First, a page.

Re-Strategizing: User Segmentation and User Needs
Re-structuring the crazy mess that is the MTA website.
(As of late 2018, it’s all better now. Phew.)
The MTA Website is Horrible. Period. (Look below and you'll see why). The MTA website needs to serve as the main source of MTA related information. It stores official and real-time updates on subway, bus and rail schedule, maps and other rider information. The MTA also need provide information on service changes and real time service updates.
In order to present itself as reliable, the website needs to be simple, well-structured and accessible. Information across the website needs to be consistent and fit under the right categories to avoid confusion. Information needs to be found quickly and needs to be differentiable from the multiple transportation platforms MTA maintains.
In addition, the website needs to appear welcoming in order to encourage international visits and make tourists feel at ease when learning about MTA services.
Tourists need access to schedules, fare, route and map info. They also need to be made aware ahead of time the changes in services the day they visit. They also need tools to plan their trip. In addition, because tourists come from all over the world, they need an option to change languages once entered the website. It is also important for them to be able to access tourist guides and rider apps.
Frequent riders know their way around by now. The only reason to visit the official MTA website is to have quick access to current service status, future / weekend / special service changes. They might also look for rider tools and set up text alerts.
First time riders, like tourists, need to gain access to basic MTA information including schedules, fare, route and map info. First time riders need to be made aware of the MTA riding experience including whether or not the station has accessible entrances and ways of getting around (elevator...etc). They also need access to rider safety information as well as rider apps to ease their riding experience.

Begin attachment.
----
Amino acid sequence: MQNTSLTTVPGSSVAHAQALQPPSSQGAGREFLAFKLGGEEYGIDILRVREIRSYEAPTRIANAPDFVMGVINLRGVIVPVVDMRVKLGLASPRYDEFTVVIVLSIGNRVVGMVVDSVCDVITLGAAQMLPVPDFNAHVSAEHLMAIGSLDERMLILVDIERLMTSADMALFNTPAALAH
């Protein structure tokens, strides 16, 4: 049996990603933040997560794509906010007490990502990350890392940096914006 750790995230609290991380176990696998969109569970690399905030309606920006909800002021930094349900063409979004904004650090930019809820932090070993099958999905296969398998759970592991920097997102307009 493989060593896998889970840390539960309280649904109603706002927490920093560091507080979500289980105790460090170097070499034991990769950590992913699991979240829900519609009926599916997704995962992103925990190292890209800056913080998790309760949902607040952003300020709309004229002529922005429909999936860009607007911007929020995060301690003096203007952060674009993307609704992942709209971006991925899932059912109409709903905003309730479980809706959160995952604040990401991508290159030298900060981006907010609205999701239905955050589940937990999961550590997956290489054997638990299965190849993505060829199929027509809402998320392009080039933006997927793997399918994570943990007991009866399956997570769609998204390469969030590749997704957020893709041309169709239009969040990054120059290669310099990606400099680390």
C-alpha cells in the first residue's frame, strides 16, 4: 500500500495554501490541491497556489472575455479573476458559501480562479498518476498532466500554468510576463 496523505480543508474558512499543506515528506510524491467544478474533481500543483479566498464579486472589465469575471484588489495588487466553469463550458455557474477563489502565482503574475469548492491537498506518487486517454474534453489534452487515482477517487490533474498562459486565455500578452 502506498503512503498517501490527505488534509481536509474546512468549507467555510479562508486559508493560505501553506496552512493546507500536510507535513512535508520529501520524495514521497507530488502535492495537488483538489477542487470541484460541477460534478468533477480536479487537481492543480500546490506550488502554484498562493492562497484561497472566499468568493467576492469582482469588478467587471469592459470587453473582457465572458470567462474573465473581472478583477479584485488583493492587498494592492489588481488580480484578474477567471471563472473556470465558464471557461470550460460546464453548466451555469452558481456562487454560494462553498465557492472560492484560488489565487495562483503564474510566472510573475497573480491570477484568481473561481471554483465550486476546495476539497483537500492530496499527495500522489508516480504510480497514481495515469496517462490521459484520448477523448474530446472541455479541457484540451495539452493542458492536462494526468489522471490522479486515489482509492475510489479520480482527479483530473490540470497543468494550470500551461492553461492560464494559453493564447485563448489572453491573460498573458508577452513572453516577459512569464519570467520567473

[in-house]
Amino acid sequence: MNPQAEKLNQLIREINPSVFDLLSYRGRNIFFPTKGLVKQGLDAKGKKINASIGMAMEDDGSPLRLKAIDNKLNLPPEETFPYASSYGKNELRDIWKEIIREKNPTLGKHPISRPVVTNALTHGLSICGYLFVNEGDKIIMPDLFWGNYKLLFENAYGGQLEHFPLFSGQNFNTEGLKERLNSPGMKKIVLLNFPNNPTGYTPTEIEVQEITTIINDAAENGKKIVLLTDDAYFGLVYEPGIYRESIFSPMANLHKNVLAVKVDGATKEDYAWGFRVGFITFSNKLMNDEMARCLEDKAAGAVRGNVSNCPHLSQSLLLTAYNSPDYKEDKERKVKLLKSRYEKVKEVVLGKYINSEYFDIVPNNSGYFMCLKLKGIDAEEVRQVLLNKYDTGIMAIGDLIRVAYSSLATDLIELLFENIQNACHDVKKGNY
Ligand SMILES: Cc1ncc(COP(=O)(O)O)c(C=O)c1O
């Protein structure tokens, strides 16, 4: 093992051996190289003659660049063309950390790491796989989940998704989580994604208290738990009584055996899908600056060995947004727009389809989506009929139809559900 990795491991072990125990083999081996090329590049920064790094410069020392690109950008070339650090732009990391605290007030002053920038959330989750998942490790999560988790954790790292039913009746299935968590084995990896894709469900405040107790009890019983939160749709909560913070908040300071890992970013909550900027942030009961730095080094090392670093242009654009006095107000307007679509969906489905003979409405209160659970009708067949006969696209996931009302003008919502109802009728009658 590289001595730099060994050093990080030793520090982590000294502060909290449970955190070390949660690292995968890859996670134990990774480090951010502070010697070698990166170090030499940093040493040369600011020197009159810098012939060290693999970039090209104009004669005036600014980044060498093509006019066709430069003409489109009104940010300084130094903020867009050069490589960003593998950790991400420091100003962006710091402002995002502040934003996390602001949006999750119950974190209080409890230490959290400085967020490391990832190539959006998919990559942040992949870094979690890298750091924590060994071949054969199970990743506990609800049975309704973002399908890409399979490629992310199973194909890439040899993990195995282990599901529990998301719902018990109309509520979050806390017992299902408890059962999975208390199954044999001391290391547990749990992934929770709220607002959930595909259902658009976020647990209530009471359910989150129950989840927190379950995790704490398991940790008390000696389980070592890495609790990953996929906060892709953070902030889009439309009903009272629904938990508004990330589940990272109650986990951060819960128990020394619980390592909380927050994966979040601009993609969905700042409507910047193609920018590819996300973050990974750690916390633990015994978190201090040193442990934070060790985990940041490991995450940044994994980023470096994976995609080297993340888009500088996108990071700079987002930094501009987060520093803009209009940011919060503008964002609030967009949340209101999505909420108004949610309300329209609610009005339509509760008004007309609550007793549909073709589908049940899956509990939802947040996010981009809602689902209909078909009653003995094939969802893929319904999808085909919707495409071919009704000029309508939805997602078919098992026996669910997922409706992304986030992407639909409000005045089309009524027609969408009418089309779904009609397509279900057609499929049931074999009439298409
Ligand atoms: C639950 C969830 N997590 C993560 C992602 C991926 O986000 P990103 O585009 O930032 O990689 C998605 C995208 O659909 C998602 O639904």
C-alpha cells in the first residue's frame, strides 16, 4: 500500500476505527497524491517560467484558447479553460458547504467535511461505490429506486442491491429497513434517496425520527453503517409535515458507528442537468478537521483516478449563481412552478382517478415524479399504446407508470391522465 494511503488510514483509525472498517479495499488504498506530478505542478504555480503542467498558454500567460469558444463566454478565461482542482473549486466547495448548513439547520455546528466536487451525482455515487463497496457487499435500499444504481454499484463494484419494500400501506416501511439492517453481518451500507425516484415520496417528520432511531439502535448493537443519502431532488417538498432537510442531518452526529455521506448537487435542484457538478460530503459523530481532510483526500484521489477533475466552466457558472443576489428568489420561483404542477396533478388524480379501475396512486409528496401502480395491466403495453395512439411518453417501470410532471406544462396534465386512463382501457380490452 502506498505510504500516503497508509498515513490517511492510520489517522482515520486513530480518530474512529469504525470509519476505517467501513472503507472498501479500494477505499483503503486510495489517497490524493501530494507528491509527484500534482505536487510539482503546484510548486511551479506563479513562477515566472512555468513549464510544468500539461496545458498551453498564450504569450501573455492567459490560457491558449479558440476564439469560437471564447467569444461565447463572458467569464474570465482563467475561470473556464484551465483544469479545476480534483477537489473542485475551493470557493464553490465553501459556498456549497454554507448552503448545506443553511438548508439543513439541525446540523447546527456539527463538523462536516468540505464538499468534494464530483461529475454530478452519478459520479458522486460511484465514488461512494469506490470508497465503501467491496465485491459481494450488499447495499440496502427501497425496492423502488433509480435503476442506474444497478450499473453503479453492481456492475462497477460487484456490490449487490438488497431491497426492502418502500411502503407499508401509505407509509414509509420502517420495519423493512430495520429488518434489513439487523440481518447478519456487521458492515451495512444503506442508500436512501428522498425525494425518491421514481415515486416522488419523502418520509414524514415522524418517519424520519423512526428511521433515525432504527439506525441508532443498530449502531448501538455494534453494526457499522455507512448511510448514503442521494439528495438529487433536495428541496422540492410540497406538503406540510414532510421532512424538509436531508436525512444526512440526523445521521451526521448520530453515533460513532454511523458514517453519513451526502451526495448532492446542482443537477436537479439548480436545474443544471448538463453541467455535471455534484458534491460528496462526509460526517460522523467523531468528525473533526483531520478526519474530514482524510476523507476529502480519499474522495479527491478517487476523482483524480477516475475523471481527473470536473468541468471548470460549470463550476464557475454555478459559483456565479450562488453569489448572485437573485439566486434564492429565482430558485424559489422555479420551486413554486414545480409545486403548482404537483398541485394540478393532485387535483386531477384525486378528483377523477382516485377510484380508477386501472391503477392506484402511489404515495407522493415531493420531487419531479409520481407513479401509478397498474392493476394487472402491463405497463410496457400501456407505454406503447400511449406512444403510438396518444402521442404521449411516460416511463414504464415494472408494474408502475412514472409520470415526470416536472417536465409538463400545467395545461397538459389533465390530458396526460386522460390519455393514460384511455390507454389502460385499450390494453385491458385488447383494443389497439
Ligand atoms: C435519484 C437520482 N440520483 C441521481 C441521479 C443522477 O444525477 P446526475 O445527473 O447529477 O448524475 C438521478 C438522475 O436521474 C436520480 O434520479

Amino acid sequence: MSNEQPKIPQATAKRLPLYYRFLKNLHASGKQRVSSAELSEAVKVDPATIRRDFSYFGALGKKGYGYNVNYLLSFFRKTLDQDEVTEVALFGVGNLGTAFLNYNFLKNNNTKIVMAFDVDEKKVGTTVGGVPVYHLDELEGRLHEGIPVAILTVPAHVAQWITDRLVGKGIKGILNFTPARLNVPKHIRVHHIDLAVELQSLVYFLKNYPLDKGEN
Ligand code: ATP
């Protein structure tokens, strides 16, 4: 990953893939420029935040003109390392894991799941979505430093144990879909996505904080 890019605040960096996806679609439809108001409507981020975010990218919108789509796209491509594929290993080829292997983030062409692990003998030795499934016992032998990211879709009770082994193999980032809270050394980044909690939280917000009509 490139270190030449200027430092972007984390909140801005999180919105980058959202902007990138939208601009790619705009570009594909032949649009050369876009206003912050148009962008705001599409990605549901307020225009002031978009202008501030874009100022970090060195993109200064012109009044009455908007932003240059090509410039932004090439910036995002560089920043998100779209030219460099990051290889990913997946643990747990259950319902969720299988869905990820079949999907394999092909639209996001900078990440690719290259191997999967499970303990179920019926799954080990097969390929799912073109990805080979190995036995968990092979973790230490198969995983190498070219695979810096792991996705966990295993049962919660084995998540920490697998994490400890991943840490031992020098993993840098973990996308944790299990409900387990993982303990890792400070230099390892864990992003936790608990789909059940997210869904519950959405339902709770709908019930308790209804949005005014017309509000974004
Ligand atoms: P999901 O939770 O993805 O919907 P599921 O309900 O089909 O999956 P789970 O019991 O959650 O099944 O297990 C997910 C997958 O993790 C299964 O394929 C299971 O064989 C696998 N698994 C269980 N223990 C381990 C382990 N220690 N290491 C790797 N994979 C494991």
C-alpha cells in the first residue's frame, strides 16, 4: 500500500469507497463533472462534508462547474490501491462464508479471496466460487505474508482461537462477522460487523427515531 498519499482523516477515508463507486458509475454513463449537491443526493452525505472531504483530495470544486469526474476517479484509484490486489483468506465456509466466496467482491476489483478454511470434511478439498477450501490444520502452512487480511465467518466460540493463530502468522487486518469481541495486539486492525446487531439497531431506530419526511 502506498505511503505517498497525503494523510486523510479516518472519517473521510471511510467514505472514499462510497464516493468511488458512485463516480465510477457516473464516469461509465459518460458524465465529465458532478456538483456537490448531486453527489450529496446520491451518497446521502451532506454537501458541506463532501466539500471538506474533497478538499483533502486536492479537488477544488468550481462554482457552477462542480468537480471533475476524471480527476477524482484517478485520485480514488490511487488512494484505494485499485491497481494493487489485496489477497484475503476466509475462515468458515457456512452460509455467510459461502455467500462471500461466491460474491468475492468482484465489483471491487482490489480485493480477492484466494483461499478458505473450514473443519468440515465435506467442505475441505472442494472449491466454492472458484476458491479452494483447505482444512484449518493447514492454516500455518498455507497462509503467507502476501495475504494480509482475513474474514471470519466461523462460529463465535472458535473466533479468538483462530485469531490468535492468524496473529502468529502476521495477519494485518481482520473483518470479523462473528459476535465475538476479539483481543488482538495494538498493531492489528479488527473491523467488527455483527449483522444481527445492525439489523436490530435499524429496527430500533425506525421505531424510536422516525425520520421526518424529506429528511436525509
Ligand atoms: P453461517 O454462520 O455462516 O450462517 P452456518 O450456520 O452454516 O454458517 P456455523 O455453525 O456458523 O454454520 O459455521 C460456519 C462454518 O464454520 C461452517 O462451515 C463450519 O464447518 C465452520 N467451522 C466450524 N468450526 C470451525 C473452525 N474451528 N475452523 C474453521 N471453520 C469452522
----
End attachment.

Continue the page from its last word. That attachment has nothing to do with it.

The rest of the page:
Re-Structuring the Website
I tested the old website on some of my classmates where I asked them to perform a certain task. I asked one of my classmates to try and find station information (transit services, accessibility...etc) about Time Square station. Because of the overwhelming number of menu items, hyperlinks and dispersed information, it took her almost two minutes before completing the task. This shows a lot of of navigational and structural issues with the current website.
I decided to restructure the website so that there is a clear distinction between the different types of transit systems. I looked at different analogous contexts in which I compared to my new website experience to being like Disney Land, where there are multiple worlds within on big one. I also compared it to restaurant menus where the different food categories are distinct.
I want the users to face as little distractions as possible and focus on on type of transportation at once. By doing this, tourists feel less overwhelmed with the overload of information they see at once is is more comfortable with traveling with MTA. Frequent riders will also have quick access to information without having to look through heaps of links to subpages.
The Current MTA Website is Very Text Heavy. It relies solely on hyperlinks to deliver information. This becomes a problem because users will have a hard time differentiating the different contents across the website. The website is also very long in length. Not all the information presented in the homepage is needed and can be stored somewhere else instead. The website does do a good job allow users to have quick access to real time service changes update and menu items that link to different transit systems.
As seen in the structural diagram below, there are also a lot of problems with regards to how the website is structured. Information about one specific transit type is dispersed across different pages of the website.
^ The beautiful MTA website. (Taken in Fall of 2017)
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